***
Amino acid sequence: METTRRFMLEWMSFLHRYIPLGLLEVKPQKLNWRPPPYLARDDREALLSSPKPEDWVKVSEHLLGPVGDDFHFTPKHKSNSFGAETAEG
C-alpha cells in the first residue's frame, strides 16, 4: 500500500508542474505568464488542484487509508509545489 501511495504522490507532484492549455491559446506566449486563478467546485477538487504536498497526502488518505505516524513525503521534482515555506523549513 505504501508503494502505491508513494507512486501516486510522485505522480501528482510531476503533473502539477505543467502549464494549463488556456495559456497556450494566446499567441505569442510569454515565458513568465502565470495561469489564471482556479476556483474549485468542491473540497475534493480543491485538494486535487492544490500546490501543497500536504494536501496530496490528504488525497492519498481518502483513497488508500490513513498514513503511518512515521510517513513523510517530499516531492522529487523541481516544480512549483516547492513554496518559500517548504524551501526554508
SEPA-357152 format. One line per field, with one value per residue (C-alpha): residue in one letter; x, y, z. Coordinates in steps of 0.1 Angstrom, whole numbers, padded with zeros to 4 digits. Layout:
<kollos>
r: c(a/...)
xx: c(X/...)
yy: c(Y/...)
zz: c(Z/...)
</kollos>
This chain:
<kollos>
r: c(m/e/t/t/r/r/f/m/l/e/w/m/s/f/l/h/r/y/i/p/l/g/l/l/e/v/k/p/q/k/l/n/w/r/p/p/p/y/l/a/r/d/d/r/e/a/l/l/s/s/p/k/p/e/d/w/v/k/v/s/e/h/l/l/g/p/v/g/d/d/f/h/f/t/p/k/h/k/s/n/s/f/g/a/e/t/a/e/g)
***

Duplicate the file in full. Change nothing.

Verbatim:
Amino acid sequence: METTRRFMLEWMSFLHRYIPLGLLEVKPQKLNWRPPPYLARDDREALLSSPKPEDWVKVSEHLLGPVGDDFHFTPKHKSNSFGAETAEG
C-alpha cells in the first residue's frame, strides 16, 4: 500500500508542474505568464488542484487509508509545489 501511495504522490507532484492549455491559446506566449486563478467546485477538487504536498497526502488518505505516524513525503521534482515555506523549513 505504501508503494502505491508513494507512486501516486510522485505522480501528482510531476503533473502539477505543467502549464494549463488556456495559456497556450494566446499567441505569442510569454515565458513568465502565470495561469489564471482556479476556483474549485468542491473540497475534493480543491485538494486535487492544490500546490501543497500536504494536501496530496490528504488525497492519498481518502483513497488508500490513513498514513503511518512515521510517513513523510517530499516531492522529487523541481516544480512549483516547492513554496518559500517548504524551501526554508
SEPA-357152 format. One line per field, with one value per residue (C-alpha): residue in one letter; x, y, z. Coordinates in steps of 0.1 Angstrom, whole numbers, padded with zeros to 4 digits. Layout:
<kollos>
r: c(a/...)
xx: c(X/...)
yy: c(Y/...)
zz: c(Z/...)
</kollos>
This chain:
<kollos>
r: c(m/e/t/t/r/r/f/m/l/e/w/m/s/f/l/h/r/y/i/p/l/g/l/l/e/v/k/p/q/k/l/n/w/r/p/p/p/y/l/a/r/d/d/r/e/a/l/l/s/s/p/k/p/e/d/w/v/k/v/s/e/h/l/l/g/p/v/g/d/d/f/h/f/t/p/k/h/k/s/n/s/f/g/a/e/t/a/e/g)